• Payment Card Industry Data Security Standard (PCI DSS) 
  • General Data Protection Regulation (GDPR) 
  • National Institute of Standards and Technology (NIST) Cybersecurity Framework 

How Kubernetes Audit Logs Help You Meet These Standards 

Here are examples of how they contribute to meeting compliance standards. 

  • Visibility and Accountability: Kubernetes audit logs provide visibility into system activities, enabling organizations to track user actions, resource accesses, and configuration changes. This transparency fosters accountability and ensures adherence to security policies and regulatory requirements. 
  • Forensic Analysis and Incident Response: In the event of a security breach or compliance violation, Kubernetes audit logs serve as a vital source of information for forensic analysis and incident response. By tracing back the sequence of events recorded in the logs, security teams can identify the root cause of incidents, assess the extent of damage, and take appropriate remedial actions. 
  • Continuous Monitoring and Alerting: Automated monitoring of Kubernetes audit logs allows you to detect suspicious activities and anomalies in real time. By configuring alerts based on predefined security policies and thresholds, deviations from normal behavior can be promptly identified, investigated, and mitigated. This serves to greatly reduce the risk of security breaches and compliance failures. 
  • Evidence for Audits and Compliance Reporting: During audits and compliance assessments, Kubernetes audit logs serve as concrete evidence of security controls implementation and adherence to regulatory requirements. Presenting comprehensive and well-maintained audit trails demonstrate your commitment to maintaining a secure and compliant Kubernetes environment. 

Understanding Kubernetes Audit Logs  

Kubernetes audit logs capture a comprehensive record of all activities and events occurring within the cluster, including user actions, API requests, and configuration changes. These logs are invaluable for security, compliance, and troubleshooting purposes, enabling administrators to track changes, detect unauthorized access or actions, investigate incidents, and maintain regulatory compliance.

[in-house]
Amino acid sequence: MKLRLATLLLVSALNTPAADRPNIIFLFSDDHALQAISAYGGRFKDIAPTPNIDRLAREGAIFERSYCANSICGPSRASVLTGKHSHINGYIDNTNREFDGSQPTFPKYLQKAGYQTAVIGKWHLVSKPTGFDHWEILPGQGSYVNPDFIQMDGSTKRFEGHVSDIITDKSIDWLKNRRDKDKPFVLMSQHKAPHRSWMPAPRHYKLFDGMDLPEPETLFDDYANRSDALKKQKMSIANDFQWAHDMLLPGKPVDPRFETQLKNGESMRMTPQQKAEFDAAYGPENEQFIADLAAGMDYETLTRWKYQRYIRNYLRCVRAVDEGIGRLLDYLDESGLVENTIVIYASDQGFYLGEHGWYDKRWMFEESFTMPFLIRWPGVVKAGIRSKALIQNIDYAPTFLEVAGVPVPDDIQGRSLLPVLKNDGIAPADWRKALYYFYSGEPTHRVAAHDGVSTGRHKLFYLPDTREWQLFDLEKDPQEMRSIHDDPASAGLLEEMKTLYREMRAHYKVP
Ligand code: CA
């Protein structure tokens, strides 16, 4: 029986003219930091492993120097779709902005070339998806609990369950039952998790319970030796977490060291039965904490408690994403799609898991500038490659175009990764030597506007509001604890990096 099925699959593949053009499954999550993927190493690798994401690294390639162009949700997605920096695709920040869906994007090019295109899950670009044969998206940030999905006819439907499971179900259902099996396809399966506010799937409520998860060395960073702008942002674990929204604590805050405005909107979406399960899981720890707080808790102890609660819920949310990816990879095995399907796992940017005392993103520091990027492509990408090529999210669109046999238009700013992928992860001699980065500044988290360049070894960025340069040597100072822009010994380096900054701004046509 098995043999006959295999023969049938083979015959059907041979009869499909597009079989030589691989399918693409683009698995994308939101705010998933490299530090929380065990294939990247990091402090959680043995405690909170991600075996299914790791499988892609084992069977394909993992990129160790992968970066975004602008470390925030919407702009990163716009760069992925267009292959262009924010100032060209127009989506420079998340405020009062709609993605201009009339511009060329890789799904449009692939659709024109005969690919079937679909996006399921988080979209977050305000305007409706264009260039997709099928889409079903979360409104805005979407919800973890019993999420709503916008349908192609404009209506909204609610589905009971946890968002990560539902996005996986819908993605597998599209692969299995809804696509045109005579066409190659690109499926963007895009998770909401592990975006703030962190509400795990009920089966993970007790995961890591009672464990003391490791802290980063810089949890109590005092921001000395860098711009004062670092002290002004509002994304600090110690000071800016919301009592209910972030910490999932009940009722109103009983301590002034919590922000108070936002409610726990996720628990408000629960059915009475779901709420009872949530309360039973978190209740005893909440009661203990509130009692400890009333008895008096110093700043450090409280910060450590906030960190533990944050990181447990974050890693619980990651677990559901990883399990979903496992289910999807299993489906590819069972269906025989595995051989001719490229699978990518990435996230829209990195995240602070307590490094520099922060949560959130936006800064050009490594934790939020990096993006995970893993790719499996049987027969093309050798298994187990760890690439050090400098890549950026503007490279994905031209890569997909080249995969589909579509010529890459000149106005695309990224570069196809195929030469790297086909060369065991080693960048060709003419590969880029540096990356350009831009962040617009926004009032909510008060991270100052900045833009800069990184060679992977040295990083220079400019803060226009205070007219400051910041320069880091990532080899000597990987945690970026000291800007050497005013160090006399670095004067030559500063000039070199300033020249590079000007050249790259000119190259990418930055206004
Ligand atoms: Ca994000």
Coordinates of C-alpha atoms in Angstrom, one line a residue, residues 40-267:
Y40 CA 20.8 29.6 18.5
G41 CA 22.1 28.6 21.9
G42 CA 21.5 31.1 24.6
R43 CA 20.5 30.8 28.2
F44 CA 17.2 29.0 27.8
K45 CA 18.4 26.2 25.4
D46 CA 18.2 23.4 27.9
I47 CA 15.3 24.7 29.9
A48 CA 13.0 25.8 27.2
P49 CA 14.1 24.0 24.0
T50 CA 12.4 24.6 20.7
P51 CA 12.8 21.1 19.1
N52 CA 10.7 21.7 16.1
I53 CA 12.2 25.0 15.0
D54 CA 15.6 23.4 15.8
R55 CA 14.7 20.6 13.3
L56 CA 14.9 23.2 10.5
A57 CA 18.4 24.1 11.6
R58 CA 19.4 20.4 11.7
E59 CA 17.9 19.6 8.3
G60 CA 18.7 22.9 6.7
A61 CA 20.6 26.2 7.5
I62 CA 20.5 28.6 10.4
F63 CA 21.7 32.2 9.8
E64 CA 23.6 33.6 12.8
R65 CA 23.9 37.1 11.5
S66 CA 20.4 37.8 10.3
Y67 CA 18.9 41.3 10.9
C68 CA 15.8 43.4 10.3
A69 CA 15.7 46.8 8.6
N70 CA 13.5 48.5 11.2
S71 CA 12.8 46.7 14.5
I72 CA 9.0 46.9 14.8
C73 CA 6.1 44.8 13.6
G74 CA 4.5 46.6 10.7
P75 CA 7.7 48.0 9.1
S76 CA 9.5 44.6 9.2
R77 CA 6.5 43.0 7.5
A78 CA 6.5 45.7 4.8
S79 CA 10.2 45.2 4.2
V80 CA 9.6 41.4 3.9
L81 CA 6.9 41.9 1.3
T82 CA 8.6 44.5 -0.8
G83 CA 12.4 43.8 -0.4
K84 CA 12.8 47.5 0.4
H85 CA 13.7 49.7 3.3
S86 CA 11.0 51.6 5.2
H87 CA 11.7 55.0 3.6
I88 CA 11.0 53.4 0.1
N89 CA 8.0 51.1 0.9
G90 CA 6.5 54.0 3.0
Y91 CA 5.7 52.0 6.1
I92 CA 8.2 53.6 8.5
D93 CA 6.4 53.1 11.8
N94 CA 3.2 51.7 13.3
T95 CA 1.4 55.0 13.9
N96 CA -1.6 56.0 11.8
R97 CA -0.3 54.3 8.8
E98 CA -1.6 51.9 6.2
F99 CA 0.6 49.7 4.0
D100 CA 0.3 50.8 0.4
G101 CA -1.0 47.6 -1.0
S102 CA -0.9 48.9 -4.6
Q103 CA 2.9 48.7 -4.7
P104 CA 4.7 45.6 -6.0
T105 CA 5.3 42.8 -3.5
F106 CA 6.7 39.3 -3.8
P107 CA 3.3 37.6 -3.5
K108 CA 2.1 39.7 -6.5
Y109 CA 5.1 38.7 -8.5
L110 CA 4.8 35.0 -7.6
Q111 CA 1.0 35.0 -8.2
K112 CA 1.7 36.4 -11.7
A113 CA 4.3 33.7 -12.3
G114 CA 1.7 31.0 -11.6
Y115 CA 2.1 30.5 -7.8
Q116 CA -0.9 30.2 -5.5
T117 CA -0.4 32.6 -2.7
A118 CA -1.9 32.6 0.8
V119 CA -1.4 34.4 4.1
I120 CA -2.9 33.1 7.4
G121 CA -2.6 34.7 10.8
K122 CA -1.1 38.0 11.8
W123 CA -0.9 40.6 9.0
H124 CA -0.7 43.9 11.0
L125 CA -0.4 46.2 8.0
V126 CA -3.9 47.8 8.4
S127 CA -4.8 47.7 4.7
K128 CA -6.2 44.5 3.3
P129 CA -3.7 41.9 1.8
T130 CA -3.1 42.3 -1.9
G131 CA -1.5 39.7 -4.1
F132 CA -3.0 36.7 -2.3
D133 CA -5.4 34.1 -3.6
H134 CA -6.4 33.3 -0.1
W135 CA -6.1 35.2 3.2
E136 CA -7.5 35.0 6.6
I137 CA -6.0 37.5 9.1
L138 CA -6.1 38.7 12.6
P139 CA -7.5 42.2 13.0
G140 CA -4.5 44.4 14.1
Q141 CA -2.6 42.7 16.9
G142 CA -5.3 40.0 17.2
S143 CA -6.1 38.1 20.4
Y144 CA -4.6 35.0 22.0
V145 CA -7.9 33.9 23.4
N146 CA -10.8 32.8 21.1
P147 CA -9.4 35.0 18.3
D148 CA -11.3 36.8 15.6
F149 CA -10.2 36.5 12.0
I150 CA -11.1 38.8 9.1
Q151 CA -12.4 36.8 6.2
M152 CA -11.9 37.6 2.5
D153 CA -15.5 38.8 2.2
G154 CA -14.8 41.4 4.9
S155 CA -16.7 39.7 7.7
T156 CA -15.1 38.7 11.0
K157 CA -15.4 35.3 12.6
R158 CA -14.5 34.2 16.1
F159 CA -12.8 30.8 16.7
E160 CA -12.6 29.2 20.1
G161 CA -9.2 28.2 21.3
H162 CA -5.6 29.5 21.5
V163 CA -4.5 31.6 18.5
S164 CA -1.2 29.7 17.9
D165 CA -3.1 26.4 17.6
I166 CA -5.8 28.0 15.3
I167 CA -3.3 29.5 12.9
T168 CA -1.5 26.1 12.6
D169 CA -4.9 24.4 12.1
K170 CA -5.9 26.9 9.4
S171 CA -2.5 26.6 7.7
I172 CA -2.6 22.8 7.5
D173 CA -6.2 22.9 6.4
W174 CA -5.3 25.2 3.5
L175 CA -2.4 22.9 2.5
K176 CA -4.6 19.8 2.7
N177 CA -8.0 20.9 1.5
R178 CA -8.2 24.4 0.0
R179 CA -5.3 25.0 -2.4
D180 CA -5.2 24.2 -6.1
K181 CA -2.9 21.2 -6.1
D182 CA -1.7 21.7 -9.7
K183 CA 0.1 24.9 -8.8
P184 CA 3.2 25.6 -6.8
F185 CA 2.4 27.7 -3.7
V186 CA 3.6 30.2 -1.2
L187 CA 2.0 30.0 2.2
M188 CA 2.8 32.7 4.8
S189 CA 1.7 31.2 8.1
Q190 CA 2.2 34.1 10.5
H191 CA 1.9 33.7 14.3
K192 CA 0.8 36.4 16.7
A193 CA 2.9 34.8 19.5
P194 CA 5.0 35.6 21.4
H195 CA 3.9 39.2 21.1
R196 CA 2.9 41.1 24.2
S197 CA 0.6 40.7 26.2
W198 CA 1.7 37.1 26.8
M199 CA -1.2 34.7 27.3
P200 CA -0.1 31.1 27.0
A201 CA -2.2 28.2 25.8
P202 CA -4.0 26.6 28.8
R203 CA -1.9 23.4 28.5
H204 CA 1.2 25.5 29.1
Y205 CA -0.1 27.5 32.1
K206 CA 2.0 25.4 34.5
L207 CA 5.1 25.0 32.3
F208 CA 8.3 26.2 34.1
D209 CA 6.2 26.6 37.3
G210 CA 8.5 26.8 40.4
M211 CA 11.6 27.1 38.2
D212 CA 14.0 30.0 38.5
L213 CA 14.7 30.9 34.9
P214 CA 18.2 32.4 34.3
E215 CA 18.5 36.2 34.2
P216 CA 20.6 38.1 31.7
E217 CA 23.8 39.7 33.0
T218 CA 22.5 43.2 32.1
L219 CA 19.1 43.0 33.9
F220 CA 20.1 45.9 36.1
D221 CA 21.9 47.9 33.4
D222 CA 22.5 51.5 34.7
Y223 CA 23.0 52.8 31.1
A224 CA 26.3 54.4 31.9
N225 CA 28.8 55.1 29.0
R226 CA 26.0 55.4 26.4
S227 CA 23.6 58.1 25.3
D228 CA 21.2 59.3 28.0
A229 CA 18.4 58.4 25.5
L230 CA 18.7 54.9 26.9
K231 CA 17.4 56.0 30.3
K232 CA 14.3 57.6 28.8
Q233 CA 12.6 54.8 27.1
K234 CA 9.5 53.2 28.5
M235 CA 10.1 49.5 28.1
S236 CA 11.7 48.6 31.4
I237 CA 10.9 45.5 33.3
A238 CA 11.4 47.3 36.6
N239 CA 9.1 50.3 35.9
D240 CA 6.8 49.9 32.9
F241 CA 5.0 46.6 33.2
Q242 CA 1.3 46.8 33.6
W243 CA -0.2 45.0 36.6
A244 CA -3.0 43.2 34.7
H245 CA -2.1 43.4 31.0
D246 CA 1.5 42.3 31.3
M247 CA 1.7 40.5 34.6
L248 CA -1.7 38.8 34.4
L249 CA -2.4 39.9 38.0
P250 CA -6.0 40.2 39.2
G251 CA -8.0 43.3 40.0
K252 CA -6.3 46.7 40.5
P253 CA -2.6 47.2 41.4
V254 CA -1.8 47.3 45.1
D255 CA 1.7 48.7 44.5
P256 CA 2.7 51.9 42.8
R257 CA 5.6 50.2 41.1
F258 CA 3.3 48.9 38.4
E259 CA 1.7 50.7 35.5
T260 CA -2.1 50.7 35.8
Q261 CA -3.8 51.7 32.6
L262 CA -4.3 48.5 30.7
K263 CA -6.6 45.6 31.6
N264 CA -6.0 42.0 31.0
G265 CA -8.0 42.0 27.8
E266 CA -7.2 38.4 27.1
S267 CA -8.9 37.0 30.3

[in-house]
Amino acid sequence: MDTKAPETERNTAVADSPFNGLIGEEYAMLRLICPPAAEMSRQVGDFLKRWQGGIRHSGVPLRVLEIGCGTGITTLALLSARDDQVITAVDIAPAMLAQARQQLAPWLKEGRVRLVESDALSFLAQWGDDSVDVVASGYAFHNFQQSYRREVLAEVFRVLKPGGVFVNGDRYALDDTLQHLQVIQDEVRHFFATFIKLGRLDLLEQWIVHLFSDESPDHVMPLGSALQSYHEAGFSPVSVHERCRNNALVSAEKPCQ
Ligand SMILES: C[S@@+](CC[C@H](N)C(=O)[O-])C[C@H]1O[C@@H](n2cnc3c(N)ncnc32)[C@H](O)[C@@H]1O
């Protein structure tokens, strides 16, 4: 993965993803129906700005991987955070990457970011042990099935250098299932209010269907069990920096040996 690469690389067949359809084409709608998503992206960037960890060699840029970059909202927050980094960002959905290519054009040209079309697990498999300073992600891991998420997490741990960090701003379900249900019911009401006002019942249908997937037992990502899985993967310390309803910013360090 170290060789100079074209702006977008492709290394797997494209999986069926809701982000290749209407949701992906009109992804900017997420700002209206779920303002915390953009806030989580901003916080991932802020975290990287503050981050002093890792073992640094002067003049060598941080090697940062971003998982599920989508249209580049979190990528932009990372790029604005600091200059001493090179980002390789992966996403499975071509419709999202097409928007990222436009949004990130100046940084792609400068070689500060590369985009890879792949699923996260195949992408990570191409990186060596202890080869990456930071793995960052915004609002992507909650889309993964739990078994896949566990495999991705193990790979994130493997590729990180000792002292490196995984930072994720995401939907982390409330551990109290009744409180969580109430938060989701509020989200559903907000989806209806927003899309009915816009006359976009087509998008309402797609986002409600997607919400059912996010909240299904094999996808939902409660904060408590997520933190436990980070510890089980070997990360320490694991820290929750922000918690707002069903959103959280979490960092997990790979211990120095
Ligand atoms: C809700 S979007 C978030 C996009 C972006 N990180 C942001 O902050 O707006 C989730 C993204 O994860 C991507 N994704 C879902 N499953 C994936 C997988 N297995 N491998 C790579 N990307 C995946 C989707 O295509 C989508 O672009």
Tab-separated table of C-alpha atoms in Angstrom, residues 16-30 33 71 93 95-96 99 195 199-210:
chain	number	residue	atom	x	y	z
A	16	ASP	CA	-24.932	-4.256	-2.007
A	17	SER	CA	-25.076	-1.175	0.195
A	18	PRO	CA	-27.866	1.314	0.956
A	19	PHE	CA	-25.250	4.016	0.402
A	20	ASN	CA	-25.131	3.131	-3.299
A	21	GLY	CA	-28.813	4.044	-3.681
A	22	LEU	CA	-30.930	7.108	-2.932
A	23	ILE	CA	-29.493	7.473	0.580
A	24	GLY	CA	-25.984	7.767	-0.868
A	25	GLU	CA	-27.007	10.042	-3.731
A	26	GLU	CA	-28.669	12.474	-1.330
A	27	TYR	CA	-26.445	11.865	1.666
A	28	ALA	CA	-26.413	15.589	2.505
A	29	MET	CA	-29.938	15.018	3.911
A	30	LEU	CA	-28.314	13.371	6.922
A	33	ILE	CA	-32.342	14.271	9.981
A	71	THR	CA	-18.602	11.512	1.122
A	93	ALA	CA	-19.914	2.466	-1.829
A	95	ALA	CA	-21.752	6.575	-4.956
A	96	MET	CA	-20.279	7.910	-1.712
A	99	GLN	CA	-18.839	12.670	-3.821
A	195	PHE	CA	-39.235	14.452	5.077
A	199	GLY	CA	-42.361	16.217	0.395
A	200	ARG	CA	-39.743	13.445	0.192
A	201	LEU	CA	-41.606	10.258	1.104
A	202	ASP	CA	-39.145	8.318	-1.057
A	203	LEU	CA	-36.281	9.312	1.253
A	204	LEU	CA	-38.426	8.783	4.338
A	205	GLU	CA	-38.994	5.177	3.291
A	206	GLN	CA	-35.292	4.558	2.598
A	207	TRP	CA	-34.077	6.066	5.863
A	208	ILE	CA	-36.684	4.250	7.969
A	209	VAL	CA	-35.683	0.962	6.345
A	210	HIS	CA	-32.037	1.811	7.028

The Different Types of Events Captures in Kubernetes Audit Logs 

Kubernetes audit logs offer administrators valuable insights into the activities occurring within their clusters, facilitating security monitoring, compliance enforcement, troubleshooting, and incident response efforts.  

Various types of events are captured to provide a comprehensive record of activities within the cluster. Some common types of events include: 

  • Resource Access: These events track actions related to accessing Kubernetes resources such as pods, services, configmaps, secrets, and persistent volumes. Examples include requests to create, read, update, or delete these resources. 
  • Authentication and Authorization: Events related to user authentication and authorization are logged, including successful and failed login attempts, token authentication, role-based access control (RBAC) decisions, and authorization failures. 
  • API Server Requests: Kubernetes API server requests are documented, including API calls to list resources, watch for changes, create or update objects, and perform operations like scaling deployments or updating configurations. 
  • Policy Enforcement: Events related to the enforcement of network policies, pod security policies, and other Kubernetes security policies are captured. This includes actions taken by admission controllers to validate and enforce policies. 
  • Cluster-Level Operations: Events involving cluster-wide operations such as node management, pod scheduling, namespace creation, role binding updates, and cluster role assignments are recorded to provide visibility into administrative activities.